Jerry Garcia’s digital art is back from the dead as NFT and we’re grateful for that.
Here’s a little-known fact: Jerry Garcia, founder and singer of the Grateful Dead studied visual arts in San Francisco. He was one of the first to adopt Macintosh computers as a means of creating digital art. Garcia’s digital images are creative, bold and relevant more than a quarter of a century after the last pieces were created in 1995.
To celebrate Garcia’s art made public, some of his pieces will be sold as NFTs (non-fungible tokens). This collection of twenty pieces: An Odd Little Place, The digital works of Jerry Garcia (1992-1995) will be exhibited at the Rock & Roll Hall of Fame. The collection opens with a preview event in the presence of the Garcia family on August 5e, 2021 and to the public on August 6e.
Together, the Garcia family and YellowHeart will release these NFTs in three phases:
First, July 19e, 2021, there will be a sale of the first NFTs released from the twenty-coin Garcia collection, as well as a separate release of tickets for the exclusive event previewed at the Rock & Roll Hall of Fame on August 5th.e when members of the Garcia family will be in attendance. There will be 25 NFT tickets for this event. Five of these are VIP Vault Tour tickets at $ 10,000 each, each ticket allows two people to have a private tour of the Rock & Roll Hall of Fame Vault while accessing the Garcia exhibit. The remaining twenty tickets cost $ 2,500 each for an exclusive exhibition preview experience, each giving access to two people through August 5.e Event.
Phase Two will be a seventeen-piece limited-edition release of Garcia’s digital art on August 1st, 2021, which would have been Garcia’s 79th birthday. Collection pricing information is here:
Phase three is an auction starting August 5e, 2021 at 3 p.m. EST and ending August 7e, 2021 for the last three pieces known to have been created by Garcia. These three pieces include ni kil after 9 hours, which would have been done during the last days of Jerry Garcia’s life. This auction will be for the single, unique 1 of 1 NFT for each coin.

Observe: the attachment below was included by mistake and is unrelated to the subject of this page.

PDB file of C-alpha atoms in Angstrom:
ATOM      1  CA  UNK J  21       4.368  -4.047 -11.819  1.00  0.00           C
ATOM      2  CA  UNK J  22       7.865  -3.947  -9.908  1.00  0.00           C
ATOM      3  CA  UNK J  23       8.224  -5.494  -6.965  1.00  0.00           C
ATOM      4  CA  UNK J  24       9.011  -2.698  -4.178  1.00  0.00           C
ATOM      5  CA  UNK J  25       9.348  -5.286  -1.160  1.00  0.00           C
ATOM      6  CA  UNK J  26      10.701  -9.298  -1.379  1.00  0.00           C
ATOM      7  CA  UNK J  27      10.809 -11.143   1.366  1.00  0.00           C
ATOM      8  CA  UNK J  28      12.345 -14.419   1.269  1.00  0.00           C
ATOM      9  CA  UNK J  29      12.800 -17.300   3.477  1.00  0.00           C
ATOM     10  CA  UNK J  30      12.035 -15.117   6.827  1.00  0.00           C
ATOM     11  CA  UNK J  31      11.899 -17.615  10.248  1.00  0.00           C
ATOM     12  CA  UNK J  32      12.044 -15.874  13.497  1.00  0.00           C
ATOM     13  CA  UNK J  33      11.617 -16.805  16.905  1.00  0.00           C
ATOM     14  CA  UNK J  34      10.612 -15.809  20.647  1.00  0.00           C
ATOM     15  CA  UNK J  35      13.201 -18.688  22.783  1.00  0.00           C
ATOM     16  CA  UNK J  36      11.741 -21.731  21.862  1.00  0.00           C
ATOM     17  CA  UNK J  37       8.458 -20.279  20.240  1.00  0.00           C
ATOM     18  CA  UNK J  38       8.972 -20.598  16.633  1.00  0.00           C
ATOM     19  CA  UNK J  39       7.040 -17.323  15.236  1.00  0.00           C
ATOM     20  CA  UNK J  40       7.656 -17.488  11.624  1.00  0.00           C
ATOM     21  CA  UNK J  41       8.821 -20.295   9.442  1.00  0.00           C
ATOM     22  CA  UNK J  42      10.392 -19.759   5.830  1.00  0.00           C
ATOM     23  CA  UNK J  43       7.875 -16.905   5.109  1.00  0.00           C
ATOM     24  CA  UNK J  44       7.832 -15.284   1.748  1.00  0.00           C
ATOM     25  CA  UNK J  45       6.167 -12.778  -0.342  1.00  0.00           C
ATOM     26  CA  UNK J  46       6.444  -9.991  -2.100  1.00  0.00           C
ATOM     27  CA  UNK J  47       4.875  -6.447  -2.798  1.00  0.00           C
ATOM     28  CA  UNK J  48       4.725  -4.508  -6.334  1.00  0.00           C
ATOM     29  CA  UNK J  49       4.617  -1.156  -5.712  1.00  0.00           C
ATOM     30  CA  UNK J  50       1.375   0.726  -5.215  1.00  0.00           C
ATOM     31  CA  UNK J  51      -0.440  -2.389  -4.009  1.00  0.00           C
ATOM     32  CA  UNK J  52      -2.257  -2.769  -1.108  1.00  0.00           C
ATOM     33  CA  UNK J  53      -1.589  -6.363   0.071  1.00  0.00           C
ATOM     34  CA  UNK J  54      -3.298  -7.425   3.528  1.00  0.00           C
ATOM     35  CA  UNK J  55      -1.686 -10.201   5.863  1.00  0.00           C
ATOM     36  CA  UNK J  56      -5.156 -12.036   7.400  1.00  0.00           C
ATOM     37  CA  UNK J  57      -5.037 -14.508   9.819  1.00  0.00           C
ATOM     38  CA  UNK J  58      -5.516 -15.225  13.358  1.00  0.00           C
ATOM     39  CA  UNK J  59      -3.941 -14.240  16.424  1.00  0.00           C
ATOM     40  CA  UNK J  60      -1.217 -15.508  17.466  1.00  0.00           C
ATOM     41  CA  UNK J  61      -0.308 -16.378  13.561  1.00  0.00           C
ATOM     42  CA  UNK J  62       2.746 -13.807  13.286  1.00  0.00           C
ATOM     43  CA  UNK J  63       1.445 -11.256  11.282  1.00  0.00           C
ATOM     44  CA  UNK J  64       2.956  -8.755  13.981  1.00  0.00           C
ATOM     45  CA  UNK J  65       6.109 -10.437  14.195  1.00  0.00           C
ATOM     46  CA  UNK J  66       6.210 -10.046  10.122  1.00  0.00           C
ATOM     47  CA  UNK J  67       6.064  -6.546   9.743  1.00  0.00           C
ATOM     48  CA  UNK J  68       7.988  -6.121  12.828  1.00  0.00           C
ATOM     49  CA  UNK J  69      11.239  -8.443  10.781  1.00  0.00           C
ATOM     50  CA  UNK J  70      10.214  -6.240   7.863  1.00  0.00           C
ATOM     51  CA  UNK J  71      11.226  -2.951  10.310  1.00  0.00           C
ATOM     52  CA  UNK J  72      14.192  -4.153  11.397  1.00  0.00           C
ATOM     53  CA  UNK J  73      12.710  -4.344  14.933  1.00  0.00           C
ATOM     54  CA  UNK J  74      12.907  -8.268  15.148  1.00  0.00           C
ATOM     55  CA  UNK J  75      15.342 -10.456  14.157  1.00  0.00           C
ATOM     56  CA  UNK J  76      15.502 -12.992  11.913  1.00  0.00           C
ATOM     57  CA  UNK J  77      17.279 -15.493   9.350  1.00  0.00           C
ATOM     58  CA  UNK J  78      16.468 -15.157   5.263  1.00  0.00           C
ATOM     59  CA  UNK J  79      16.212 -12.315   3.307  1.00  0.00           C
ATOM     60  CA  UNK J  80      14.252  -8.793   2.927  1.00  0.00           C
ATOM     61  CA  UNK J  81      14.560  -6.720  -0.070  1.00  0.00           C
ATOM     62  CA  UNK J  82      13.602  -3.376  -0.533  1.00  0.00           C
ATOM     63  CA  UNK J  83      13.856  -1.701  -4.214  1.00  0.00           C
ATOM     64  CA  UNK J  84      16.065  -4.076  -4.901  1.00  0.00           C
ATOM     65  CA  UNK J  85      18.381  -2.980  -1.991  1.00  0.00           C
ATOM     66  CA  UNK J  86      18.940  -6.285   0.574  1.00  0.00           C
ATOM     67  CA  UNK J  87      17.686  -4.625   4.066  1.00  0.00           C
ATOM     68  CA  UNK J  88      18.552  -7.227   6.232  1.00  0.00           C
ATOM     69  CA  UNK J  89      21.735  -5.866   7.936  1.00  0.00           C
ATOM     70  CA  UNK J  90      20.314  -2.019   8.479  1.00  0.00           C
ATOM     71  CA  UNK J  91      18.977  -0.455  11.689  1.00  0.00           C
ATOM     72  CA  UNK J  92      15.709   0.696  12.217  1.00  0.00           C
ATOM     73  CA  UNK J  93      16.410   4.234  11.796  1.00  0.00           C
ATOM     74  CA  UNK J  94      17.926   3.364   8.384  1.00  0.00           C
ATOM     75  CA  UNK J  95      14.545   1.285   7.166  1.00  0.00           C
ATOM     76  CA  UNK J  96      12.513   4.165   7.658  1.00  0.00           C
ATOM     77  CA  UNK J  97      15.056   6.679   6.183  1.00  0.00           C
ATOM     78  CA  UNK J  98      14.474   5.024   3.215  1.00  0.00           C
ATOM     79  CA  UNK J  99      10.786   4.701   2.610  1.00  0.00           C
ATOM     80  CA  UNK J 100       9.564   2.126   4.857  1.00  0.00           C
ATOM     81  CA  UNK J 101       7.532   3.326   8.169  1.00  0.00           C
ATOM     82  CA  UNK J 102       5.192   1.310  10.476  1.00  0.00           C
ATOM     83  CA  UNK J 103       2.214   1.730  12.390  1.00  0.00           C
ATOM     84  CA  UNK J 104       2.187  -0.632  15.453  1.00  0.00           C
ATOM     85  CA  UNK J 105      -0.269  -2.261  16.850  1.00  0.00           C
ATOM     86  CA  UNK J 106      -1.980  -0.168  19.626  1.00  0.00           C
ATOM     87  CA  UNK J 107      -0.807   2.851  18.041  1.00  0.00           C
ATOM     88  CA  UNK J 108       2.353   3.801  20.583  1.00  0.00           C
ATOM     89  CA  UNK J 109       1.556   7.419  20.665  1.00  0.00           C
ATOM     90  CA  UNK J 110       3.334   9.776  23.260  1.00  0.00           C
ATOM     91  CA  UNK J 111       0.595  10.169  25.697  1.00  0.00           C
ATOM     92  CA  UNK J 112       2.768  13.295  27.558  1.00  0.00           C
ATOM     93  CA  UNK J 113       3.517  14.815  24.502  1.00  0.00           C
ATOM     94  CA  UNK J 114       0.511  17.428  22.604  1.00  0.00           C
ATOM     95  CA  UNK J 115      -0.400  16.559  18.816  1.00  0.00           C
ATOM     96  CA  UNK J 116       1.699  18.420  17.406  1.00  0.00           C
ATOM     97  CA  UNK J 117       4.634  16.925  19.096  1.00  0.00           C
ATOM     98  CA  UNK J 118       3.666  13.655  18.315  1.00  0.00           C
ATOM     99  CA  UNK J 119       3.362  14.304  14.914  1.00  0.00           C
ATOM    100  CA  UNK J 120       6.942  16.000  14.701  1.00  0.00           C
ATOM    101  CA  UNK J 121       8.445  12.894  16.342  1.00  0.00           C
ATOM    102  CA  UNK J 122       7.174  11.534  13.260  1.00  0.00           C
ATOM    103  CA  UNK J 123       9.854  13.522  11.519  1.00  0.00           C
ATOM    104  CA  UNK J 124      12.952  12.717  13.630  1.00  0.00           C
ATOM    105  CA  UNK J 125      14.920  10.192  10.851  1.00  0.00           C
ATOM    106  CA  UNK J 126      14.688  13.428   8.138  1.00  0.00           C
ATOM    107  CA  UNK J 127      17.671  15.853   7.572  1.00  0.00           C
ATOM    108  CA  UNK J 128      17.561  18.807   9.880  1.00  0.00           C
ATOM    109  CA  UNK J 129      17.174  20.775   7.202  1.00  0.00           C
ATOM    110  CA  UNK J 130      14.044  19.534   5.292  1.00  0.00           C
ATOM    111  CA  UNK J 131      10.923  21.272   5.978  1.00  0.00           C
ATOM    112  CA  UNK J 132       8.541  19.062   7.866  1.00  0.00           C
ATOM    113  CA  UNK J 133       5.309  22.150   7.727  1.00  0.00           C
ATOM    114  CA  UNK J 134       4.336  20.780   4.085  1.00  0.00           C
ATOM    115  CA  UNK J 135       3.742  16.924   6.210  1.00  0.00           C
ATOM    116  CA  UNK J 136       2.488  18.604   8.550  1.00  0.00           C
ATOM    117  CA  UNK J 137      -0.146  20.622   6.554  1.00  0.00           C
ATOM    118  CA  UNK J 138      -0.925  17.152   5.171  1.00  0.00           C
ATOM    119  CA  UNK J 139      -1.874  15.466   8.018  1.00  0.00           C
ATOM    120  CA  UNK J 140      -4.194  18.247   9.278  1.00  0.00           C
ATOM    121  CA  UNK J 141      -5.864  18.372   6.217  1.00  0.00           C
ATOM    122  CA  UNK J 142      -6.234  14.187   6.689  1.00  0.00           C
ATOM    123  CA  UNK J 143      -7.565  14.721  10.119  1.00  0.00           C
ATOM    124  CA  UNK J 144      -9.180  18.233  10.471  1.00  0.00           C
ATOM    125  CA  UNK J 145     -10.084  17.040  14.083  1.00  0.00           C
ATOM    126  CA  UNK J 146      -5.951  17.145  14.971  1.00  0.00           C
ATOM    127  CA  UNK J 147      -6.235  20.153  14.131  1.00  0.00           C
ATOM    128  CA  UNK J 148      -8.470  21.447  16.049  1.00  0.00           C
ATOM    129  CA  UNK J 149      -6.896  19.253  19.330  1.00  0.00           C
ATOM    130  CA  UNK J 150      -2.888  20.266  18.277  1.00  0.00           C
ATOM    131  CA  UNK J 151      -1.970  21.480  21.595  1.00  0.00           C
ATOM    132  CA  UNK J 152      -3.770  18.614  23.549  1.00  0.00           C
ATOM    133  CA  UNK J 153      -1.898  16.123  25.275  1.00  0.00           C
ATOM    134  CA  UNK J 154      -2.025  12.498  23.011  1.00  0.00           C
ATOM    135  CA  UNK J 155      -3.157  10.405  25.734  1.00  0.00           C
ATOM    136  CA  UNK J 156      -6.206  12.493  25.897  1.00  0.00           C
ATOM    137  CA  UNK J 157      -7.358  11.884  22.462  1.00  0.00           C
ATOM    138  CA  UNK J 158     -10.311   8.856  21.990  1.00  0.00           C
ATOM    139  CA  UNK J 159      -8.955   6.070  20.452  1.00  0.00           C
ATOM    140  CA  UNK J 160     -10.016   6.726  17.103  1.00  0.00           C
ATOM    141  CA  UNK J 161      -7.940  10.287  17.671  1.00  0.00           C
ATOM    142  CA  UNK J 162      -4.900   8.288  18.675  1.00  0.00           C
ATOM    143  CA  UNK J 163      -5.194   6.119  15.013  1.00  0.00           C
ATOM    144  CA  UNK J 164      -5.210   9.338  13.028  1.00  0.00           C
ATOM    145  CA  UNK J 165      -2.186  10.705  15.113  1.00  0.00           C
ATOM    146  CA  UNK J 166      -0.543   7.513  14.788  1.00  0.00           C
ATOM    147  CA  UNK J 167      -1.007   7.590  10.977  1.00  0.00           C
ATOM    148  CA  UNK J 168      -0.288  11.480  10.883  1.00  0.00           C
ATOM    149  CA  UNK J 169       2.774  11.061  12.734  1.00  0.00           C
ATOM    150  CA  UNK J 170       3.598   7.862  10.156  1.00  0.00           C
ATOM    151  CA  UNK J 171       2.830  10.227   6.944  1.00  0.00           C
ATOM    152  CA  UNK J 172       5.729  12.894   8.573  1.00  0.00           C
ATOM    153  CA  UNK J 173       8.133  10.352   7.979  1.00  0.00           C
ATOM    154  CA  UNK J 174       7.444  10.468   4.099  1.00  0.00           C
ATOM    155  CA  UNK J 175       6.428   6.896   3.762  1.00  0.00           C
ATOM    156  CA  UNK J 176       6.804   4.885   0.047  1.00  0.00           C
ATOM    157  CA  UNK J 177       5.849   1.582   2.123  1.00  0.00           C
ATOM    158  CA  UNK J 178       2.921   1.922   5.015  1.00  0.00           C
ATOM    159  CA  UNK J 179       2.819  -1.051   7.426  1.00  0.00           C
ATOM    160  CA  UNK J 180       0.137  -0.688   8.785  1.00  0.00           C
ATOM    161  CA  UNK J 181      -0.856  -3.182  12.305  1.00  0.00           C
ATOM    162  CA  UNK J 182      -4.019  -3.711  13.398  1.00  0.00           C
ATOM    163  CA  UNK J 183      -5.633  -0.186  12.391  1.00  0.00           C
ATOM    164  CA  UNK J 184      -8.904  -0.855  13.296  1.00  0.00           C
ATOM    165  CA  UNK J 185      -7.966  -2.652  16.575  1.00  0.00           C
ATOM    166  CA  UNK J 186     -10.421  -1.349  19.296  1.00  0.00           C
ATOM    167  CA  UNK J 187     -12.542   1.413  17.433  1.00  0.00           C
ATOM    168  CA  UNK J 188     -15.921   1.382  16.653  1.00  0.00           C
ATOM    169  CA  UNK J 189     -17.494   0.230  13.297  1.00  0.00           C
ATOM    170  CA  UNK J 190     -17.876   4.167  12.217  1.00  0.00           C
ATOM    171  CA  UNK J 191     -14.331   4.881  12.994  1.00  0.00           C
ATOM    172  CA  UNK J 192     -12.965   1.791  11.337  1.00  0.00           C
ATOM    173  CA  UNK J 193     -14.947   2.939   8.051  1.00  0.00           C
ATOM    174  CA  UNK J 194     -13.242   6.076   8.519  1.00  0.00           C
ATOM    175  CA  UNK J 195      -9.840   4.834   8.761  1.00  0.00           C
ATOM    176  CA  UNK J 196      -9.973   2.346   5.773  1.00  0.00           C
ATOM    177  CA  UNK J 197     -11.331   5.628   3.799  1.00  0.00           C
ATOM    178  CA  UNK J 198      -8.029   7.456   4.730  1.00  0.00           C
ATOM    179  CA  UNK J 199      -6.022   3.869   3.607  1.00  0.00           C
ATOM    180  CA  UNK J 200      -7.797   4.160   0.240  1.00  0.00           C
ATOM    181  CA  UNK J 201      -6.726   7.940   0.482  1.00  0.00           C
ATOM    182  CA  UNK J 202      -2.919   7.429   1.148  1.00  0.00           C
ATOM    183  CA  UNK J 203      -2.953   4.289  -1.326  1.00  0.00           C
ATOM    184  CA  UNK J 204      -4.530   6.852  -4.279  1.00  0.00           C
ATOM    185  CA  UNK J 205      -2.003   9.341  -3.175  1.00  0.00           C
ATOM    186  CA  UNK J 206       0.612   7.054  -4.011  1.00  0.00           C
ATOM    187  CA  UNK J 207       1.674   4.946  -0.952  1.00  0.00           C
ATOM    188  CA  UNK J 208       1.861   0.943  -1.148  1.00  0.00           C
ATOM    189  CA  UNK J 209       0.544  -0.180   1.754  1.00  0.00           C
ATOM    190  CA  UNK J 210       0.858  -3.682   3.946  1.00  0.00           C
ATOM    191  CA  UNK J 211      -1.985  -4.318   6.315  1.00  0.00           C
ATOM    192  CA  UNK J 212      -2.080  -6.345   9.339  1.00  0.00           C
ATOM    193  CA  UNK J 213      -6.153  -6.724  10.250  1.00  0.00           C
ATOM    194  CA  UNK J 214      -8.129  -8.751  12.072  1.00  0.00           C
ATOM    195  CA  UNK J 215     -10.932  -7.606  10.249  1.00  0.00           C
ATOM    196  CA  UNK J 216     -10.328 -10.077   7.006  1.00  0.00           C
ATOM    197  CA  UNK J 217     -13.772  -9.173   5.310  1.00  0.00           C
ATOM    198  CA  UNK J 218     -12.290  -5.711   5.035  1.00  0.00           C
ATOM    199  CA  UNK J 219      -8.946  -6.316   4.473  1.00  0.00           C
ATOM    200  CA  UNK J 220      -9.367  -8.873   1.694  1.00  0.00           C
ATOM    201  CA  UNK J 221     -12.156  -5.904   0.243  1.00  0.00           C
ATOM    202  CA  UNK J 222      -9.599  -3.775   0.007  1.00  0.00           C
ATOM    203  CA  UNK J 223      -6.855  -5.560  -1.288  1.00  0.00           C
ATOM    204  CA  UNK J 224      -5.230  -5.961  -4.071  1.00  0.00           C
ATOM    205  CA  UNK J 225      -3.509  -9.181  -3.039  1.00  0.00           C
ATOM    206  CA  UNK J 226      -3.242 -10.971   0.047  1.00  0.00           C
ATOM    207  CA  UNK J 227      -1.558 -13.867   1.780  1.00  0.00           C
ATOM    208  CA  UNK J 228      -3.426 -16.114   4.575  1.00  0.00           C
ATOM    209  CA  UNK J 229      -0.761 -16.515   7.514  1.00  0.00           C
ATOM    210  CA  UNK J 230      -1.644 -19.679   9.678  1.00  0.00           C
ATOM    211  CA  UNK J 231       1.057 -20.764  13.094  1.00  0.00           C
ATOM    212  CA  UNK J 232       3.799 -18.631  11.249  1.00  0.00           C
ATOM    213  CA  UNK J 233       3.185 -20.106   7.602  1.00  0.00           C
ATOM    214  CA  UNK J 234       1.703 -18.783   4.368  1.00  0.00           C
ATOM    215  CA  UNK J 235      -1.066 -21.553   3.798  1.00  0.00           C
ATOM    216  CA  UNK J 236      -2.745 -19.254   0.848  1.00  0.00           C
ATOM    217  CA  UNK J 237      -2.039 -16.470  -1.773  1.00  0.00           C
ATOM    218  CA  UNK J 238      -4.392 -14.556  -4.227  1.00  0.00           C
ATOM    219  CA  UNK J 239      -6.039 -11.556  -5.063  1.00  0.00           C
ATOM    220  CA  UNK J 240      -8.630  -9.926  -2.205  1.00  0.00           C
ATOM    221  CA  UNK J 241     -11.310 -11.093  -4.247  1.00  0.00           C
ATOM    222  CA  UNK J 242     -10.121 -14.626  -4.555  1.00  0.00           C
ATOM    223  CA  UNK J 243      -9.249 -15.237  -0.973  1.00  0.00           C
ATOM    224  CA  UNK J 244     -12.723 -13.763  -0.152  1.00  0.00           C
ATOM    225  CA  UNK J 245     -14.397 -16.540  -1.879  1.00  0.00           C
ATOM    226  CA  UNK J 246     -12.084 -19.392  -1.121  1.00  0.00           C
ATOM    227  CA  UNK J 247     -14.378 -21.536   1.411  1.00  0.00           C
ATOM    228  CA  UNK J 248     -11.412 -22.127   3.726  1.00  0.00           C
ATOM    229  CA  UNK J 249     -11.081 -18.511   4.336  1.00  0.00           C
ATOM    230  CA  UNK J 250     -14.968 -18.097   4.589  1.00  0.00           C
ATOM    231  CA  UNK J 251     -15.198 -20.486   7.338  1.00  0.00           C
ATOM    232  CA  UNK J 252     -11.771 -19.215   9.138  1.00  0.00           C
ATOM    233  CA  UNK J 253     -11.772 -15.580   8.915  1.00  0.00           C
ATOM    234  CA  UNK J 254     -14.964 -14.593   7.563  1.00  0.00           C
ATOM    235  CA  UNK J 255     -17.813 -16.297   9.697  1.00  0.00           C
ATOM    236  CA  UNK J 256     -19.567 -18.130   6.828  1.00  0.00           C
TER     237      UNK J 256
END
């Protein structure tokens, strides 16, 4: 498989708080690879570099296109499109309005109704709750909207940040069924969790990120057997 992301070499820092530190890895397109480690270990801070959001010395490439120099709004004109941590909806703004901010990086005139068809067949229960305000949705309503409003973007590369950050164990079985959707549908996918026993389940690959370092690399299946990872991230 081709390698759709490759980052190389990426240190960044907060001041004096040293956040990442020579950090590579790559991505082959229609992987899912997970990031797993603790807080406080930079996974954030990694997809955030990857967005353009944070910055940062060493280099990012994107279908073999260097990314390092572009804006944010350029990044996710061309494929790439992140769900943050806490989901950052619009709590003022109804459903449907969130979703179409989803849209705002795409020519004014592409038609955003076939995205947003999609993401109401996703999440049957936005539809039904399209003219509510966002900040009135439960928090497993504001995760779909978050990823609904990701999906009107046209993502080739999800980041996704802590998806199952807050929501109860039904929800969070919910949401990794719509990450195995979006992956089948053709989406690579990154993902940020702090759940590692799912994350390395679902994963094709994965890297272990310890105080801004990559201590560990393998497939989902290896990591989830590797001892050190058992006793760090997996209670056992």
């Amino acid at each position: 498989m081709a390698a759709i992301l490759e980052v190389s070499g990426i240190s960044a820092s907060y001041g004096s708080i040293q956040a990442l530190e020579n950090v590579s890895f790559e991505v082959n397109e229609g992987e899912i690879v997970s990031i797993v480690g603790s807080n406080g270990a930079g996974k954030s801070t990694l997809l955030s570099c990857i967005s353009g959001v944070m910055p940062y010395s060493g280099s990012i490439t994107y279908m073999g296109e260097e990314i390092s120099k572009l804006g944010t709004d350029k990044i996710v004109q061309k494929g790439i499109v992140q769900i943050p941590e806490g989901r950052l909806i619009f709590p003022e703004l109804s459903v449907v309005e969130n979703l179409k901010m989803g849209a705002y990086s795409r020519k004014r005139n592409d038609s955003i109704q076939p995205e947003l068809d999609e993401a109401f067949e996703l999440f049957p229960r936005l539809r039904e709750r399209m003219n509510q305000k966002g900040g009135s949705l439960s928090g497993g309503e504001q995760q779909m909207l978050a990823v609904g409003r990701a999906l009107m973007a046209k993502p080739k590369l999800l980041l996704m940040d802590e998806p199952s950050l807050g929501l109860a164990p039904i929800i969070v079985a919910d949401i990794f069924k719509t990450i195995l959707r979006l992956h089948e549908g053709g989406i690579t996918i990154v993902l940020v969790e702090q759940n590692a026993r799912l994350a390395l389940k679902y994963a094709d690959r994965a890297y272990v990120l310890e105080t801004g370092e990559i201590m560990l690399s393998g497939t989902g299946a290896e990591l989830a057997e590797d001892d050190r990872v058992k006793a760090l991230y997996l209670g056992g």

These digital works of art were found in files on Jerry Garcia’s old Macintosh computers. Marc Allan from Red Light Management explains:
“Regarding the origin of the collection, I think it’s fair to understand that I had broader discussions about NFT earlier this year in an effort to understand what it was all about. I already knew some of the benefits that blockchain could potentially offer and the birth and growth of the NFT market was definitely intriguing.
It was a concerted effort by the Garcia family and our team to educate the public about Jerry Garcia as a visual artist.
When Trixie Garcia and I started talking about NFTs, we were studying the visual works in the Garcia Archives and trying to see if there was a world that made sense for the family to explore this area. At one point in the process, while reviewing and categorizing potential pieces for a larger idea, we started to focus on the specific digital works Jerry was making in the early ’90s. Browsing through art, it became clearer that Garcia was creating pieces in the digital space that felt very much in tune with the current zeitgeist and at that point Trixie and I discussed pivoting and focusing specifically on digital works collected from his father.
Exploring more in depth, that’s when we saw the folder titled “The Last 48” and the files it contains. These files included the names of the pieces and the dates associated with their creation and we realized that we could very well be looking at the latest creative works of Jerry Garcia. With this in mind, we then patiently set to work to give these works their fair share and are now ready to present the Collection.